David Gray says his worst career move was signing with EMI.
Question: What was the worst career advice you were ever given?
David Gray: God, I don’t know. I can’t look back and see it all as good and bad advice because it all has just led to me getting here. So, it’s like, well what if I had turned left there? Well then something else would have happened. Maybe I wouldn’t have made it. So, it’s like, sign with EMI in America–there wasn’t no one who gave me that advice, but I bloody did it. I had some options too. I could have signed with other people. That was the worst part of my early musical career. That was the wilderness years. It was a complete fiasco and the company was obviously was completely screwed and just sort of descending into chaos and there was no chance of the record even giving the slightest whiff of any airplay. It was just miserable, the whole thing was miserable.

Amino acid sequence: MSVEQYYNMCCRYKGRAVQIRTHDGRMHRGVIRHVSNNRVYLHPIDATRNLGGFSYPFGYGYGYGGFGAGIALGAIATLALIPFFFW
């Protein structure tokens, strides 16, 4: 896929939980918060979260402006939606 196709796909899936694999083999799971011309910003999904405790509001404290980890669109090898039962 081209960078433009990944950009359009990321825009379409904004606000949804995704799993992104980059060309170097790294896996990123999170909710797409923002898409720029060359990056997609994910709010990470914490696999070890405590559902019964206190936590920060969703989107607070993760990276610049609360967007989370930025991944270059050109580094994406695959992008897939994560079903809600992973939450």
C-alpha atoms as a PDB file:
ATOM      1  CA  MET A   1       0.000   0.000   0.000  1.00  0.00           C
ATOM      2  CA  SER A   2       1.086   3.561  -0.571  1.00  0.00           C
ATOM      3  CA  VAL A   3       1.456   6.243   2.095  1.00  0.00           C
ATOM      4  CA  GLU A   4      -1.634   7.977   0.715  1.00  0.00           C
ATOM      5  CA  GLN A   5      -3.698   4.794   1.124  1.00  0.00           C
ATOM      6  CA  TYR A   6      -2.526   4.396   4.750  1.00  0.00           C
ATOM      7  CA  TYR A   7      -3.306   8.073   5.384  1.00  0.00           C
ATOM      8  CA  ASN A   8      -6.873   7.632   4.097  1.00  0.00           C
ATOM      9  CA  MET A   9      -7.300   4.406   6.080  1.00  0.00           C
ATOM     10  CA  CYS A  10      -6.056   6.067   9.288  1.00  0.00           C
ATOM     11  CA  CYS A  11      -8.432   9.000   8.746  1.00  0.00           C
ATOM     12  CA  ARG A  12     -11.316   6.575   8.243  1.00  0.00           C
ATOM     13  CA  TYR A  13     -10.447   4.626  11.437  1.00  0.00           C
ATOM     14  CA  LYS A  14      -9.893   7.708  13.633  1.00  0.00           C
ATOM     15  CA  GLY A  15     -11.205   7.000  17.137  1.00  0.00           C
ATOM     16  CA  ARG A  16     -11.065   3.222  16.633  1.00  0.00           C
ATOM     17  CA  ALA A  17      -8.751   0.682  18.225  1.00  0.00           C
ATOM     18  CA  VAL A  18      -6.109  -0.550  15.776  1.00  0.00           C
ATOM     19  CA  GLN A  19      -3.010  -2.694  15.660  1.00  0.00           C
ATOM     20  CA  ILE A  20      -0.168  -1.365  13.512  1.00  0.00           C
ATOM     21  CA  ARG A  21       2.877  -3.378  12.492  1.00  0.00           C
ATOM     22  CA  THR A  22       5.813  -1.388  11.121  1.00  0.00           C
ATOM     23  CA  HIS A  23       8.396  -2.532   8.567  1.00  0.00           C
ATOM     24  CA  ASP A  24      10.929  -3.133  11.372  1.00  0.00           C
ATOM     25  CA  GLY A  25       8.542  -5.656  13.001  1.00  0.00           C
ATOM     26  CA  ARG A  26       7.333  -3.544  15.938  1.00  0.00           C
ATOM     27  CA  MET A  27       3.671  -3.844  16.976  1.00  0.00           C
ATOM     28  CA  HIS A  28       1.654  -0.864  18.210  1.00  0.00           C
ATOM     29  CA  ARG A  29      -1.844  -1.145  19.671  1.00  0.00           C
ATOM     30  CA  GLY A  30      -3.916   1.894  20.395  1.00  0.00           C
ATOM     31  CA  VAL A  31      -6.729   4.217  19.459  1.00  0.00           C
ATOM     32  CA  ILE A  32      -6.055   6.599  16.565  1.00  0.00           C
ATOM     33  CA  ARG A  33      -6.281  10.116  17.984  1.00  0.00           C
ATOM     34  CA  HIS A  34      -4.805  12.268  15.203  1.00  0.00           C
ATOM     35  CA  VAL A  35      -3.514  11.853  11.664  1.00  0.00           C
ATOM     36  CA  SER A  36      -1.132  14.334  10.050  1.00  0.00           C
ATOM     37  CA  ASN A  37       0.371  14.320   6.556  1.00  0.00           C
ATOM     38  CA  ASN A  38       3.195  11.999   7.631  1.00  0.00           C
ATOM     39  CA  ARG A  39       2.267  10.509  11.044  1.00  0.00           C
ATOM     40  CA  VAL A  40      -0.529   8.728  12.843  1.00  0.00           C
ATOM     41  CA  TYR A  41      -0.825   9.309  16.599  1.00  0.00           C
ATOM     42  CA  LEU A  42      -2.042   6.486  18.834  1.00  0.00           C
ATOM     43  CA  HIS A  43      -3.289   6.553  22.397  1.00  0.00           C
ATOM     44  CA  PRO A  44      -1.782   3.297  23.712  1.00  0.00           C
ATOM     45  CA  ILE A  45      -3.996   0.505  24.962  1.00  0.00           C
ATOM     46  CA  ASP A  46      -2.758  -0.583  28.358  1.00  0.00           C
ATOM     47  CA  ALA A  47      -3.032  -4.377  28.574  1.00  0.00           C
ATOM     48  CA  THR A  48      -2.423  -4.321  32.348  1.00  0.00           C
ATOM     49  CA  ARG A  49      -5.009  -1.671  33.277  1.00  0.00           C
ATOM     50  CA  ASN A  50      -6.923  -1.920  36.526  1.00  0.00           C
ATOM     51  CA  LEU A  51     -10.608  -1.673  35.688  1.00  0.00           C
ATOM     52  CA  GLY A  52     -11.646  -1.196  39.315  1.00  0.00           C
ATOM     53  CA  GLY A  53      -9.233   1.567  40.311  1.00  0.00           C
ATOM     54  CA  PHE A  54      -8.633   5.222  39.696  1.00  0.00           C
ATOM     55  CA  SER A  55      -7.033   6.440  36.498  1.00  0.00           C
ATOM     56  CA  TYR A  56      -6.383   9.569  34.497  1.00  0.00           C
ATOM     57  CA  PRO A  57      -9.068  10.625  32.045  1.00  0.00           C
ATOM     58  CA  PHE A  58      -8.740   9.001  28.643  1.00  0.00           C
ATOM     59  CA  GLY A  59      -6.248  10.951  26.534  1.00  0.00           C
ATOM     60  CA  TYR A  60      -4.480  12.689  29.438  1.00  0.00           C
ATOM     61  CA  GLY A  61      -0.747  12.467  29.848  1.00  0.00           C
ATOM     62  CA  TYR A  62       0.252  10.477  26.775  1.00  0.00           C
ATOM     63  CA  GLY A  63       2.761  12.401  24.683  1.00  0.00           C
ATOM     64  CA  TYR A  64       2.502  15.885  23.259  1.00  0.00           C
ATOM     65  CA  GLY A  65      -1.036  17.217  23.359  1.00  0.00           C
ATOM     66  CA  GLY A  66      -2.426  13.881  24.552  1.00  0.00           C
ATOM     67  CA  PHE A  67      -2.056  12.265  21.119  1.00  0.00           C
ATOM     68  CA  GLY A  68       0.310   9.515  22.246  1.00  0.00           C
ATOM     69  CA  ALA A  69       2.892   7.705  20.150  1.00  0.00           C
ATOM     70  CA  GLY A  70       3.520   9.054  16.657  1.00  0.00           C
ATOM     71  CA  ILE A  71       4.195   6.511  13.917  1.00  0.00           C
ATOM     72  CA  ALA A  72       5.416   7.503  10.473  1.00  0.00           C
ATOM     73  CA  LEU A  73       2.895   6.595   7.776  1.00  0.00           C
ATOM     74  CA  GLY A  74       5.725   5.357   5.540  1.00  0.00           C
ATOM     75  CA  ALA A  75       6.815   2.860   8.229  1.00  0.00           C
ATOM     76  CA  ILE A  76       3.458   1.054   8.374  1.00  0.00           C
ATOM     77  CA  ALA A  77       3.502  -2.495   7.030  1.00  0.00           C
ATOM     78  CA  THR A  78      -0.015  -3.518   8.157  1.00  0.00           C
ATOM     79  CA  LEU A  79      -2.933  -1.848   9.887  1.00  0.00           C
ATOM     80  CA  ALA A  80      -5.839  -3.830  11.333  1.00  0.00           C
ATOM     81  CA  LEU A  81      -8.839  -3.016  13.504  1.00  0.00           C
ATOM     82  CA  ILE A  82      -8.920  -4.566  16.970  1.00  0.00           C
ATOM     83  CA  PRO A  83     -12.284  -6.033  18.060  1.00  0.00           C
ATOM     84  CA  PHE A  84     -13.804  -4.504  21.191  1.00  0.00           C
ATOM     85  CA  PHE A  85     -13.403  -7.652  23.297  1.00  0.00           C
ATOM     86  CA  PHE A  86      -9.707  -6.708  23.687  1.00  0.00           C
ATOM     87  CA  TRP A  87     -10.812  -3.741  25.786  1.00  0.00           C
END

I think recording in America as well on that record was a mistake with the guy, Grant Lee Buffalo, the bass player. I really like Grant Lee Buffalo’s records back then, Fuzzy, and the one that came after it. So, I thought they were just right and sort of produced just enough, so I got this guy, but he was essentially just a bit of a chancer and I think just sort of looked at the big record company, big budget, wow, loads of money for me. I think that was pretty much the size of it. And yet we want to record, I said, “I want to record in America,” you know, and he said yeah, and he had a mate. Anyway, we recorded that in Ithaca in New York at some guy’s studio. That was a disastrous episode. So that and signing EMI in the first place was probably a regrettable act, but I don’t really see them in that light anymore. They’re just things that happened. Character building.
Recorded on: September 21, 2009